Winners of National Geographic’s Travel Photographer of the Year Contest

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With vacation season dissipating as quickly as a layer of extra-crispy chicken-scented sunscreen, you may already be editing your travel photos. If so, the folks at National Geographic are a step ahead of you, having recently wrapped their 2016 Travel Photographer of the Year Contest. Entries were accepted in three categories: People, Nature, and Cities. Here’s a sampling below.

And be sure and click through to the site — if not to compare your trip to others’, or to marvel at the challenge faced by Nat Geo’s photo editors, then to download some spectacular photo wallpapers for desktop or mobile.

Grand Prize Winner: Winter Horseman by Anthony Lau.

National Geographic Travel Photographer of the Year - Grand Prize Winner: Winter Horseman by Anthony Lau.

The winter in Inner Mongolia is very unforgiving. At a freezing temperature of minus twenty and lower, with a constant breeze of snow from all direction, it was pretty hard to convince myself to get out of the car and take photos. When I saw Inner Mongolia horsemen showing off their skills and commanding the steed from a distance. I quickly grabbed my telephoto lens and captured the moment when one of the horseman charged out from morning mist.

Third Place Winner, People Category: Remote Life by Mattia Passarini.

National Geographic Travel Photographer of the Year - Third Place Winner, People Category: Remote Life by Mattia Passarini.

An old woman in a remote village in Himachal Pradesh, India, carries a big log back home to warm up her house.

Entrant, People Category: Snowy Bride by Stephane Mangin.

National Geographic Travel Photographer of the Year - Entrant, People Category: Snowy Bride by Stephane Mangin.

Brave bride getting wed in the only day of snow in Tokyo, winter 2014.


First Place Winner, Nature Category: Wherever You Go, I Will Follow by Hiroki Inoue.

National Geographic Travel Photographer of the Year - First Place Winner, Nature Category: Wherever You Go, I Will Follow by Hiroki Inoue.

It was when I drove back home feeling disappointed with the fact that I had finished the day in vain without any anticipated subject that I heard the joyful voice from the car window like “quack, quack!” There they were: red foxes. Around the end of the winter, they meet the season of love; they care for and love each other enough to make us jealous.

Second Place Winner, Nature Category: Double Trapping by Massimiliano Bencivenni.

National Geographic Travel Photographer of the Year - Second Place Winner, Nature Category: Double Trapping by Massimiliano Bencivenni.

I was in the Brazilian Pantanal along the Rio Negrinho. I realized that the river, at certain points of the loops, created places where there were many yacare caimans. I saw a yacare sink suddenly, and I immediately looked for the best location to photograph when it resurfaced. The whole thing lasted only a fraction of a moment.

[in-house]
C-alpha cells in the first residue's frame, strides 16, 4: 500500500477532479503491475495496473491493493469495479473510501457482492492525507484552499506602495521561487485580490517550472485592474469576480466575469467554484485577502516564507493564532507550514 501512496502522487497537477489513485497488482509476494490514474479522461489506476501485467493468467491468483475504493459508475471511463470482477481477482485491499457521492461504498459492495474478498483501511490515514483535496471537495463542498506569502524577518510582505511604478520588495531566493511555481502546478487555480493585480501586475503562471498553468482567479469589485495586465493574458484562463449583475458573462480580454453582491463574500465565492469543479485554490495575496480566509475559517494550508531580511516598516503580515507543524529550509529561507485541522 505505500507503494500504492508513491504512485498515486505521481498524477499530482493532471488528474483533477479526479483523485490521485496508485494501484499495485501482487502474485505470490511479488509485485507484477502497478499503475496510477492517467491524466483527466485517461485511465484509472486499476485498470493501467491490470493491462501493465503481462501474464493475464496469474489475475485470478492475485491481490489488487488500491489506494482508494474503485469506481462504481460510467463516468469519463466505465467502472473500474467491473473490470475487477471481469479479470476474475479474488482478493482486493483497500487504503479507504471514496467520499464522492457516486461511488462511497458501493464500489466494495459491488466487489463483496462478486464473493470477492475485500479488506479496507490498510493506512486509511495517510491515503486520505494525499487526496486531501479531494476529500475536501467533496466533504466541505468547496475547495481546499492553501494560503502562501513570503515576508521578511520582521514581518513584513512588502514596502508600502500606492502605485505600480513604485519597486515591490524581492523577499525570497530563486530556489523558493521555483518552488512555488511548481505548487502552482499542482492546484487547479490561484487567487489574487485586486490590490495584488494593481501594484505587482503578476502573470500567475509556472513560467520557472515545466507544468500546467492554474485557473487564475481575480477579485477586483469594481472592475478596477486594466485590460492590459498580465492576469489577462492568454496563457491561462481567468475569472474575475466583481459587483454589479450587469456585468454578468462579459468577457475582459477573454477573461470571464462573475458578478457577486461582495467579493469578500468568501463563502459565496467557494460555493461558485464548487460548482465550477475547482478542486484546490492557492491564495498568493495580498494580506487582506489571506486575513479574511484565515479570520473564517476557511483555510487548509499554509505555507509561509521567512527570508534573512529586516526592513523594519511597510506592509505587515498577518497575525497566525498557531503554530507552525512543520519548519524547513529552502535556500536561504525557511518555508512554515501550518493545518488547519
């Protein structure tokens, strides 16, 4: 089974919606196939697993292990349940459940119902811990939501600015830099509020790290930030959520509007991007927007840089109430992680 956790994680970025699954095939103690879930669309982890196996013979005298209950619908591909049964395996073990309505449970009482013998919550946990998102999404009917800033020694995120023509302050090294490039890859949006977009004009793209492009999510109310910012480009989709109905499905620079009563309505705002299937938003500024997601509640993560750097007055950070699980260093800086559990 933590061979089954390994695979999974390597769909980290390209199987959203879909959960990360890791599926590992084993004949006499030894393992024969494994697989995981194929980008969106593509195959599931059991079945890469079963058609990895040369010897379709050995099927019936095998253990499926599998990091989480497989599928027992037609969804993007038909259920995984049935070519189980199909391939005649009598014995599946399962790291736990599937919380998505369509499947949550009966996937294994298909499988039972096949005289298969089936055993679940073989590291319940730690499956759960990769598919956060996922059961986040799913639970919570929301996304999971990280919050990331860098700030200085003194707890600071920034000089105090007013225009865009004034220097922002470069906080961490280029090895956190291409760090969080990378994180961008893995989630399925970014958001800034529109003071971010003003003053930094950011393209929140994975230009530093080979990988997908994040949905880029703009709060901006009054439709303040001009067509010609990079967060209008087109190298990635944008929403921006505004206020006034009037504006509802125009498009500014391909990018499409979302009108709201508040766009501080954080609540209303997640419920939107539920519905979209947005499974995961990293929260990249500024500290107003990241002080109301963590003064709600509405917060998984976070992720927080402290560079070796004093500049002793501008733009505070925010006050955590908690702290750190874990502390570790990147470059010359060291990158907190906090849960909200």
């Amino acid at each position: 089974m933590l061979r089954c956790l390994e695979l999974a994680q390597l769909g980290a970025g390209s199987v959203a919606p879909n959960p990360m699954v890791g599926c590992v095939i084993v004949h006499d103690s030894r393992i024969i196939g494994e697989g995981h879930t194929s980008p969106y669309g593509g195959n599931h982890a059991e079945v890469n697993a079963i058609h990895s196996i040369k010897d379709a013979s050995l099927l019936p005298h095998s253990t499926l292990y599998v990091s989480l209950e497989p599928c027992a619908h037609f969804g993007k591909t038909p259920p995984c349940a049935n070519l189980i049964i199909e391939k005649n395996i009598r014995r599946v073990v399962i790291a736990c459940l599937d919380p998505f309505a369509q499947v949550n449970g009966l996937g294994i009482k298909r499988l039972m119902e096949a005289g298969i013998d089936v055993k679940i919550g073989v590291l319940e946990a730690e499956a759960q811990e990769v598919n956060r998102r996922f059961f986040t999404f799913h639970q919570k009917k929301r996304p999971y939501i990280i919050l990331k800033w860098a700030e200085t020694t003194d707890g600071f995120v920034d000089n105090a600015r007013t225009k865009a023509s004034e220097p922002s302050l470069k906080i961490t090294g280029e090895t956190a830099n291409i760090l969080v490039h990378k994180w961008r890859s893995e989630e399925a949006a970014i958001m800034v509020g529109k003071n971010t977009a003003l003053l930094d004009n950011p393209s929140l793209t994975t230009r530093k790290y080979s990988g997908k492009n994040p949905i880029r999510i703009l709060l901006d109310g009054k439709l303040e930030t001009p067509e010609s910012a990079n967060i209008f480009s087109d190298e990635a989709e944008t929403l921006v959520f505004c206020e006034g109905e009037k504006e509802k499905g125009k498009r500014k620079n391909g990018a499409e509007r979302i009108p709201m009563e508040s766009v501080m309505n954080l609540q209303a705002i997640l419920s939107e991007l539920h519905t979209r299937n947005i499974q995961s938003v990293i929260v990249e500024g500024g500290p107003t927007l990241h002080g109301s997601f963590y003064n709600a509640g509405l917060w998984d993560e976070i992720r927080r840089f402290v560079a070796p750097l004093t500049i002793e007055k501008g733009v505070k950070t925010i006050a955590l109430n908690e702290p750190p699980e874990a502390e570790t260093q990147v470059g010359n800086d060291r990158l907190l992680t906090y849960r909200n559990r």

Third Place Winner, Nature Category: Lagunas Baltinache (Atacama Desert) by Victor Lima.

National Geographic Travel Photographer of the Year - Third Place Winner, Nature Category: Lagunas Baltinache (Atacama Desert) by Victor Lima.

The Baltinache Ponds, also called Hidden Ponds, are a set of seven salt ponds located in the area of the Salt Cordillera, near San Pedro de Atacama, in the second region of northern Chile, in the Atacama desert. This area of the desert was recently discovered and I only noticed about its existence after talking to native people, who adviced me to include it in my expedition. After a lot of research, I believe to be the first photographer to publish night photos of this place.


First Place Winner, Cities Category: Ben Youssef by Takashi Nakagawa.

National Geographic Travel Photographer of the Year - First Place Winner, Cities Category: Ben Youssef by Takashi Nakagawa.

Marrakesh, Morocco, is an exciting city for any traveler, but I was tired of walking on the crowded street and being asked for money from local people, so I was looking for a place to settle down. Even though there were a lot of people in Ben Youssef Madrasa, it was still a more quiet and relaxing place than outside. Suddenly a beautiful reflection appeared.

Second Place Winner, Cities Category: Silenced by Wing Ka H.

National Geographic Travel Photographer of the Year - Second Place Winner, Cities Category: Silenced by Wing Ka H.

This photo was taken on my last trip to Guangzhou, China. This place is the school dormitories of South China Normal University. When I was hanging around, most of them were taking a break. After lunchtime, they needed to go back to study.

Third Place Winner, Cities Category: Celestial Reverie by Jeremy Tan.

National Geographic Travel Photographer of the Year - Third Place Winner, Cities Category: Celestial Reverie by Jeremy Tan.

Lightning seemingly strikes Komtar Tower, the most iconic landmark of George Town, capital of Penang state in Malaysia. It is symbolic of the rejuvenation that the city, famous for a unique blend of centuries-old buildings and modern structures, has enjoyed in recent years. While many of its old neighbourhoods fell into neglect in the 1990s and early 2000s, UNESCO World Heritage listing in 2008 sparked a transformation, and today, they are all part of a vibrant tourist destination.




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